If the EU wants to ensure stability in Europe’s neighbouring regions, it must think about what means of pressure – be they political or economic – the West can use against these autocracies.
A big problem is that the EU is not effectively organised. It has the same economic power as the US and China, but without an effective decision-making and a common strategy,it is easy to divide the EU from the outside. The EU also has no power to put pressure on countries in the EU that do not abide by European rules. Talks on EU enlargement towards the Balkans should only take place once the decision-making processes have been reformed and reorganised. Quote from one participant: “At the moment, EU rules are made exclusively for fair weather, and when the rain comes, everyone is surprised that we are not able to protect ourselves.”

A key point of the discussion was whether the universal principles propagated by the West over decades – freedom, rule of law, free trade, liberal market economy – had proved illusory. Whether Iraq and Afghanistan were a message that the fight for democracy was a concept from the past, an illusion.

Another point of discussion revolved around the question of whether European values are outdated. The clear answer was: No, they are not. Europe should definitely hold on to these values and continue to propagate them.

Moderation: Alexandra Borchardt, Senior Research Associate at the Reuters Institute for the Study of Journalism
Input: Wolfgang Blau, Visiting Research Fellow at the Reuters Institute for the Study of Journalism at Oxford University

Take aways:
• Climate competence must be enormously expanded in editorial offices. We need a new approach to adequately report on climate change.
• Journalists, editorial offices and media houses need common standards to communicate climate change to the public in a competent and understandable way.
• There needs to be investment in journalistic training, as it is very difficult to find staff with the necessary skills across Europe.
• Closer cooperation between scientists and journalists is needed to ensure that journalists understand the scientific facts and are able to communicate them to the public.
• The pandemic has increased trust in the media. According to the Digital News Report, trust in the media has increased by six percentage points worldwide, while it is very low on social media.
• Constructive journalism will play a major role in the journalism of the future, showing not only disasters and threats, but constructive solutions.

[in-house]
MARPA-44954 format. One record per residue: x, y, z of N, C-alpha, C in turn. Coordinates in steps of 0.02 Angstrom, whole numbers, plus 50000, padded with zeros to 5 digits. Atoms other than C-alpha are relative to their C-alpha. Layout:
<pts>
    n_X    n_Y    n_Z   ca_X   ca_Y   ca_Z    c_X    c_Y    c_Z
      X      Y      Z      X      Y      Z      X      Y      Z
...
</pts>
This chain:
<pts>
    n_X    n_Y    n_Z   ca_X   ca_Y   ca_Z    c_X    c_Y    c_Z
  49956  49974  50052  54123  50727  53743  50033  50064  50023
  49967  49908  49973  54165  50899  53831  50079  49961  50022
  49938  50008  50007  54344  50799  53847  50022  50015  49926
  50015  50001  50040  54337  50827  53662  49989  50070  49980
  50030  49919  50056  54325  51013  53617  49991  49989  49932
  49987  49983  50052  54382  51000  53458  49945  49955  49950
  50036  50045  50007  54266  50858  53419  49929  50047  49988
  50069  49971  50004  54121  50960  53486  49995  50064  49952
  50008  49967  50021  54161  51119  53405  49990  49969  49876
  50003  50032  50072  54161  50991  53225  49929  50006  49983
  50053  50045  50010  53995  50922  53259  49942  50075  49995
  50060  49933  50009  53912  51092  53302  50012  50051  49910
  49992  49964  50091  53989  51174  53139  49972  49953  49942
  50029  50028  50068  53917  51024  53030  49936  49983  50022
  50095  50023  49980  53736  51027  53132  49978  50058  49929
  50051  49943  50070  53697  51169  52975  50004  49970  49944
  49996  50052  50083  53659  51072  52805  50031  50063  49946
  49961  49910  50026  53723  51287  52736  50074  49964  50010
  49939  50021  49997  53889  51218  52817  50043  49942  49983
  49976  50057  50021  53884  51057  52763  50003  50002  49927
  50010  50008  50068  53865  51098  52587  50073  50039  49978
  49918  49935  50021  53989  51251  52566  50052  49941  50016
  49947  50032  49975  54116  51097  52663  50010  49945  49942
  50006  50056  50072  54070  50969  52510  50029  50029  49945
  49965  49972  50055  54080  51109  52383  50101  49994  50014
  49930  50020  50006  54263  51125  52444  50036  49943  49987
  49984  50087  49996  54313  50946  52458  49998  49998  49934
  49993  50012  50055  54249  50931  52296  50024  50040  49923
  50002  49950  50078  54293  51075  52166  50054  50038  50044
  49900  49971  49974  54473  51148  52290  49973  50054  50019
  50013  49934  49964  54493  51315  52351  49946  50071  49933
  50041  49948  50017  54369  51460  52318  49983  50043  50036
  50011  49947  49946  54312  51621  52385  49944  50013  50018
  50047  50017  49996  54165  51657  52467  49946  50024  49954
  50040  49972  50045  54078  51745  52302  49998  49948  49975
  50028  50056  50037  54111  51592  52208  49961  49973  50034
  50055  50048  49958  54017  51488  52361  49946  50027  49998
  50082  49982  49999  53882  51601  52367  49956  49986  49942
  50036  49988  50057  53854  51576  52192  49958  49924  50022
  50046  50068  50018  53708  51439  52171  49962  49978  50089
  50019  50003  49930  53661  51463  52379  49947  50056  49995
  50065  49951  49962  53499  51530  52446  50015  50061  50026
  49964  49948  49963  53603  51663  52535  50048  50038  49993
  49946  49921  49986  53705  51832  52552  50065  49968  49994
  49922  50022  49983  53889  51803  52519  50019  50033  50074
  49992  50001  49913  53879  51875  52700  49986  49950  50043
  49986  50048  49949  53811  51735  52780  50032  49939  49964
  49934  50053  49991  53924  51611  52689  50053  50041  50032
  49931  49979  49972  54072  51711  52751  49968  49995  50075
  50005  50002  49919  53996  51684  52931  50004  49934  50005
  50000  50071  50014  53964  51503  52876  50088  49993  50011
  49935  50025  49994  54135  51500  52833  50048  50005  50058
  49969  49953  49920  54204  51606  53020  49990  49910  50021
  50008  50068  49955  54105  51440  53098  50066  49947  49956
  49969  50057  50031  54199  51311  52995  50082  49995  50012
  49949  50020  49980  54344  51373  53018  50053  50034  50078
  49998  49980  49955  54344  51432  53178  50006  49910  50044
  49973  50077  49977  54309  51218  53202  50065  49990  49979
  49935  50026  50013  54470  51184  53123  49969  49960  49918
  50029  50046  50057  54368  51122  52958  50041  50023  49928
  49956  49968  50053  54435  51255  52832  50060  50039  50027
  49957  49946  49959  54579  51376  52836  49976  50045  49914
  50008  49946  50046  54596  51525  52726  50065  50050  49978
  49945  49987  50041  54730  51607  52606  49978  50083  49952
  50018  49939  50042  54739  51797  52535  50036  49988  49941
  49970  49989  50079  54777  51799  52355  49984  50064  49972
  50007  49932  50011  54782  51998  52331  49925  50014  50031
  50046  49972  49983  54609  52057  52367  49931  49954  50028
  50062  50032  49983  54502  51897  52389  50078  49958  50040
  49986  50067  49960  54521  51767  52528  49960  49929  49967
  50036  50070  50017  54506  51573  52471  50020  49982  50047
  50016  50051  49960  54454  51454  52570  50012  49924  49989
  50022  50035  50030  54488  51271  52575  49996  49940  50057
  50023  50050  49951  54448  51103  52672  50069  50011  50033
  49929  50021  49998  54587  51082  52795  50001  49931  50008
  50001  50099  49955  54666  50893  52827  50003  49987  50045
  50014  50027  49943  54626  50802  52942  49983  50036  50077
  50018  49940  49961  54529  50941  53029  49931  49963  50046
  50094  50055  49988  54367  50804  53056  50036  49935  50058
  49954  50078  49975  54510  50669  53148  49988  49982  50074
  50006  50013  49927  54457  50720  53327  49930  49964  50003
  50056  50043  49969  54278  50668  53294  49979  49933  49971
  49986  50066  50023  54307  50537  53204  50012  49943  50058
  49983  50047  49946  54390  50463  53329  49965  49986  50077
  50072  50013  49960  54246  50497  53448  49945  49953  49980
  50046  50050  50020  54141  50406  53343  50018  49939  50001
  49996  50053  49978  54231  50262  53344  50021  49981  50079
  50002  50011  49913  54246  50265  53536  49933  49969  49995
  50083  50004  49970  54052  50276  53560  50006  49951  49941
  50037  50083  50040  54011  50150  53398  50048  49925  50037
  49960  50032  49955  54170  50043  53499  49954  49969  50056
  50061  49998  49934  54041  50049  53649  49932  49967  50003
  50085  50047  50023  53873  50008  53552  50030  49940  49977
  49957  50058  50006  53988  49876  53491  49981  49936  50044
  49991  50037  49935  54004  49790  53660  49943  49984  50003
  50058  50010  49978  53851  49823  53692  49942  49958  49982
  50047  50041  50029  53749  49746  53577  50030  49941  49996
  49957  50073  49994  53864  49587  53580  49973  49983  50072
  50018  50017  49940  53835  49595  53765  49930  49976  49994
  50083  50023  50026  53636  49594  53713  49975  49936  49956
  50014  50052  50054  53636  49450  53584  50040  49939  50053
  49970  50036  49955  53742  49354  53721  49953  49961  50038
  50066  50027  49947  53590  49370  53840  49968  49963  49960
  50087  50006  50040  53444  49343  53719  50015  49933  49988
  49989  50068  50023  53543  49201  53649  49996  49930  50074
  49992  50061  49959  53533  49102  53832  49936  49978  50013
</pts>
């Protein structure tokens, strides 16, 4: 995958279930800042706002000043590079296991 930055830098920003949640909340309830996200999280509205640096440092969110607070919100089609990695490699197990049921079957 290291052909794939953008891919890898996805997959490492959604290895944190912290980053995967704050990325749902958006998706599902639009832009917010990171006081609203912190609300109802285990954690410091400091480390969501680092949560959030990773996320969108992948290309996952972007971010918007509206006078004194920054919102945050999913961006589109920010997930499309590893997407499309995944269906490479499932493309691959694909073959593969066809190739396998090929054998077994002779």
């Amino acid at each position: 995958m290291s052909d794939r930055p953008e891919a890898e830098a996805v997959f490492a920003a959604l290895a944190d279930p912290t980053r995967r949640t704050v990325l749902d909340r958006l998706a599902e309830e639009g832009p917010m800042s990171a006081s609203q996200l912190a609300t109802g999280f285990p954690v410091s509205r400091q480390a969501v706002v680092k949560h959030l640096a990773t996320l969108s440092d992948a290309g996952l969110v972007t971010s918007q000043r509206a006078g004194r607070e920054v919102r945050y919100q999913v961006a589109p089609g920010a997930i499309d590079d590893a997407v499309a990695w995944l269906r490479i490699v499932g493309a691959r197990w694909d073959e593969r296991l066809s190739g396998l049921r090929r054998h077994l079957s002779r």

Roundtable III dealt mainly with the relationship between science and the media and the daily work in editorial offices.
In his impulse, Wolfgang Blau, who has studied climate change reporting in recent years, defined climate change as one of the most important topics for journalism, especially for young audiences. The editorial offices would have to develop climate competence enormously. He said there is an urgent need to change the fact that we talk about digital literacy and media literacy, but not enough about climate literacy, neither in the population nor in the arts, nor in newsrooms.

News organisations should do everything in their power to use know-how to convey the basics of climate science to their viewers and readers as quickly and as well as possible. For this journalists, newsrooms and media houses need common standards, he said.

However, it is very difficult for small local editorial offices to meet these requirements because they do not have sufficient capacities, neither technically nor in terms of personnel. Throughout Europe, it became clear in the discussion, that the mostly young audience is very interested in climate change, but it is enormously difficult to find staff with the necessary skills.
Participants also stressed the need for closer cooperation between scientists and journalists to ensure that journalists understand the scientific facts and are able to communicate them to the public.

It was emphasised that science does not always mean certainty, but is also based on doubt, and that it is a great challenge and task for the media and journalists to communicate this.
Participants expressed the experience that the pandemic had strengthened trust in journalism. This shows that the debate about declining trust in journalism as a whole is not true. As the Digital News Report showed this year, trust in media has increased by six percentage points globally across all markets, while it is very low in social media. Traditional media, the big brands with their newsrooms, struggle every day to convince people to communicate with their audiences. They have a great deal of trust and need to capitalise on it; only a radical minority have no trust in the media, and journalists need to make the most of it.